Peter said...

Hap, I didn't quite read the question correctly, mea culpa. Adding extra NAD+ should increase the NAD+/NADH ratio, making it easier to put an electron back through complex I without transferring it to oxygen, it just regenerates NADH. ROS generation occurs during RET when the NAD+/NADH ratio is low. Whether this is a good or a bad thing depends on how you view ROS and how pathological a person's core food choices have been. Certainly niacin is also a ketone mimetic and a FFA release inhibitor so there is a lot going on with this particular precursor.


karl said...

I hope you add beef and other meats to your spreadsheet.. possible corrections using the numbers from Bob's spreadsheet..

Thinking about this more -- I have a hunch - that the sweet spot is an F:N of about .5 - could be that going above 0.5 could start 'bad-things'(tm)' happening..

Propionate awaits proper dietary research along with a long line of other fatty-acids.

A Speculative trail here (gets back to F:N at the end): I also started thinking some more about this in terms of evolution. I think our intelligence and loss of hair appear to have happened about the same time - amazingly it appears no one has systematically researched photo chemicals of our skin. There are various hints of trails that melanin - vit-D might be involved in what makes our brains special. The idea that we are just another ape nutritionally I think is wrong. Our brains require a lot of fat - for the insulation of nerve fibers. Also - the amount of calories burned by the brain is serious. The explosion in technology is very recent evolutionary.. My take is there was a genetic change that triggered it - and it changed our nutritional requirements.

There is a narrative that our teeth mean we are not meat eaters - there are a couple of problems with that - our teeth don't like a high carb diet. Also, the change in humans in my opinion is more recent - just 10s of thousands of years - for our teeth to adapt to our vastly improved hunting skills - and not under high pressure any more due to cooking and cutting tools.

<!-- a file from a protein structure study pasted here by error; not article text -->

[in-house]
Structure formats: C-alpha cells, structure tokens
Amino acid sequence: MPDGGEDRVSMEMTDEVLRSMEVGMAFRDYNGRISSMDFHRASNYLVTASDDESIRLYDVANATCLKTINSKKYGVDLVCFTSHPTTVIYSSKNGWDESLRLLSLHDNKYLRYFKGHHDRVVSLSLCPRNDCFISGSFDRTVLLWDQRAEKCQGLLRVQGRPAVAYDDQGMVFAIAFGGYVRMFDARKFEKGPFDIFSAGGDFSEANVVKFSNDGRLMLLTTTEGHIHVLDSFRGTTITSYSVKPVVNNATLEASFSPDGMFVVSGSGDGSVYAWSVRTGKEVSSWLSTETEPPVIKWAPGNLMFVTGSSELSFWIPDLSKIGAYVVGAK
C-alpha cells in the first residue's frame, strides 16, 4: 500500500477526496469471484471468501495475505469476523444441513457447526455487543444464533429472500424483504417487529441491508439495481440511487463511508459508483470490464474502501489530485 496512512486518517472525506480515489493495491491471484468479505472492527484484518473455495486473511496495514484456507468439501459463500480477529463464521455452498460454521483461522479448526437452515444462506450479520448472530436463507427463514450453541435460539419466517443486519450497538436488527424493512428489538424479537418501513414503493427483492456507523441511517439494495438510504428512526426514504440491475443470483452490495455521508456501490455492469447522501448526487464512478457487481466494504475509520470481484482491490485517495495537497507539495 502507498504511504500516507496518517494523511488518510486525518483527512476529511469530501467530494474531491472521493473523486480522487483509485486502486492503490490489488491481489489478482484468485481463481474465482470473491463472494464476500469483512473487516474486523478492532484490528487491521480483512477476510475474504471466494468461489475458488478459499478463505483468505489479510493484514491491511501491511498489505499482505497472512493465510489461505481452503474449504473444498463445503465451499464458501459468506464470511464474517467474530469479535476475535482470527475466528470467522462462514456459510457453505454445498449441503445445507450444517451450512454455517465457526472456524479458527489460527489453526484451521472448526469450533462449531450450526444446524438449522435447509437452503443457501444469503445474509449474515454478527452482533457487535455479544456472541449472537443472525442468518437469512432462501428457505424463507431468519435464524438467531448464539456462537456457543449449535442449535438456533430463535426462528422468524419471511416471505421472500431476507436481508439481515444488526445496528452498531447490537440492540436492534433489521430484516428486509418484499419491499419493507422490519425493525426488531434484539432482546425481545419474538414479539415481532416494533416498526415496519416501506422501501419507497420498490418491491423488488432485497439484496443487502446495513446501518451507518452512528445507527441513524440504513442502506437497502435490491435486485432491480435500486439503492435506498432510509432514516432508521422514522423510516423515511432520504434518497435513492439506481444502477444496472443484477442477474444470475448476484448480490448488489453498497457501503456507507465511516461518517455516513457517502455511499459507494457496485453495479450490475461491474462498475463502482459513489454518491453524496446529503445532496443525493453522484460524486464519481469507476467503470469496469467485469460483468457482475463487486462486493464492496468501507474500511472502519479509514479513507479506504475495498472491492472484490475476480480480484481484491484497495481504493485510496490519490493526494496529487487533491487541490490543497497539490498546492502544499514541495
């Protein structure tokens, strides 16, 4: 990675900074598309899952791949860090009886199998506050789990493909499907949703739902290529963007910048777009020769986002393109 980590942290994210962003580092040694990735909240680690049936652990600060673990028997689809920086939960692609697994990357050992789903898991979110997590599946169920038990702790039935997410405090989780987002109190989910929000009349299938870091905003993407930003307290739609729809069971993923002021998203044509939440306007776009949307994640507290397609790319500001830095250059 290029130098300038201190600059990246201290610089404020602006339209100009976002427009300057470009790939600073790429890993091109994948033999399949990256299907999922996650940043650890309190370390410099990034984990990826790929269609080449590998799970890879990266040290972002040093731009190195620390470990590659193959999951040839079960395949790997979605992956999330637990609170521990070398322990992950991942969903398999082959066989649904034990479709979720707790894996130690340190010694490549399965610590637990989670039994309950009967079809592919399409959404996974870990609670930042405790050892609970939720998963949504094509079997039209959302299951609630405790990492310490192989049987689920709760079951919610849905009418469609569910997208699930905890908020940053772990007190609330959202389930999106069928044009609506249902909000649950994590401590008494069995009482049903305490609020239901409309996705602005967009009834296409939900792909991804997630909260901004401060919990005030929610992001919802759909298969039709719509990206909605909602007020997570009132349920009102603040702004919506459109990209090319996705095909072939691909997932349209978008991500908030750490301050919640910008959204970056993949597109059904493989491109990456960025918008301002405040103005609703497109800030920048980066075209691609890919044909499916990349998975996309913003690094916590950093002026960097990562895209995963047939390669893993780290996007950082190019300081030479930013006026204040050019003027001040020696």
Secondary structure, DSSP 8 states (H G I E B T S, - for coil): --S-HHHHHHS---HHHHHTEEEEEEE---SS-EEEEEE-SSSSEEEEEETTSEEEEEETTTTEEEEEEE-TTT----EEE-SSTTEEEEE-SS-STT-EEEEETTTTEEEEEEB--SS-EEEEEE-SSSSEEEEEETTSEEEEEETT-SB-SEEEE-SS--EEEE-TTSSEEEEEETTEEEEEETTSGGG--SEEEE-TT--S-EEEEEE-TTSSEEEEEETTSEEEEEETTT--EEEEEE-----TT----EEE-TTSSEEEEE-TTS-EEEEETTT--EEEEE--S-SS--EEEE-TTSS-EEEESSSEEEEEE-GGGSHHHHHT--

I wonder if the key to gaining improved intelligence had to do with photo-chemicals produced in our naked skin - it reminds me that part of the photo reaction is ROS generation. This is limited to the skin - no sun shining in our fat deposits. If sunshine makes our skin more insulin resistant - changes mitochondrial numbers - what does that mean for the rest of our bodies? Particularly the brain? Lots of basic research waiting for some one to work on..

BigWhiskey said...

There may be a "hitch in the giddyap". Individual beta cells "leaks" insulin without without presence of glucose????

Stefan said...

Hi Peter,

I've been reading your blog for a few months now. I've found it after watching the talk "A New Hypothesis of Obesity" by Dr. Michael Eades.
I'm by no means a biologist, but your posts makes a lot of sense. Especially the ones in plain English, because I understand those best :) So thank you for that, I find it all very interesting.

It might not be really related to this post, but I have to ask, what is your opinion on fried fish?
I (used to) eat once or twice a week fried fish, bought at a fish stall. And obviously this is fried in seed oils. Other than that, I'm trying to avoid seed oils as much as possible and I do eat a fair amount of butter and beef tallow.
Does the fish balance out the oil? I'm lean and healthy and I like to keep it that way. Is this amount of PUFA/omega 6 safe or not? Historically we've always eaten very little omega 6 if I'm correct, although not fried making it more prone to oxidation. I'm in doubt whether or not to continue eating this.


Peter said...

Stefan, I eat fried fish at home occasionally but fried in beef dripping, very occasionally in butter. Overall I am the first to admit that I am far from a perfectionist and you have to trade off the reasons for a fish supper from a takeaway with ingesting small amounts of oxidised omega 6s. I doubt the total PUFA on a background of a beef fat based diet would matter much… You pays your money and takes your choice!

BigWhiskey, as a total random aside I'm reading about the cross talk between the ETC and the NADPH oxidases, both of which provide superoxide/H2O2 for insulin signalling/resistance. One system for facilitating transmitting ROS from mitochondria to NADPHs (to activate them) is, surprise surprise, Cyclophillin D… It’s in here but it’s not light reading!


ctviggen said...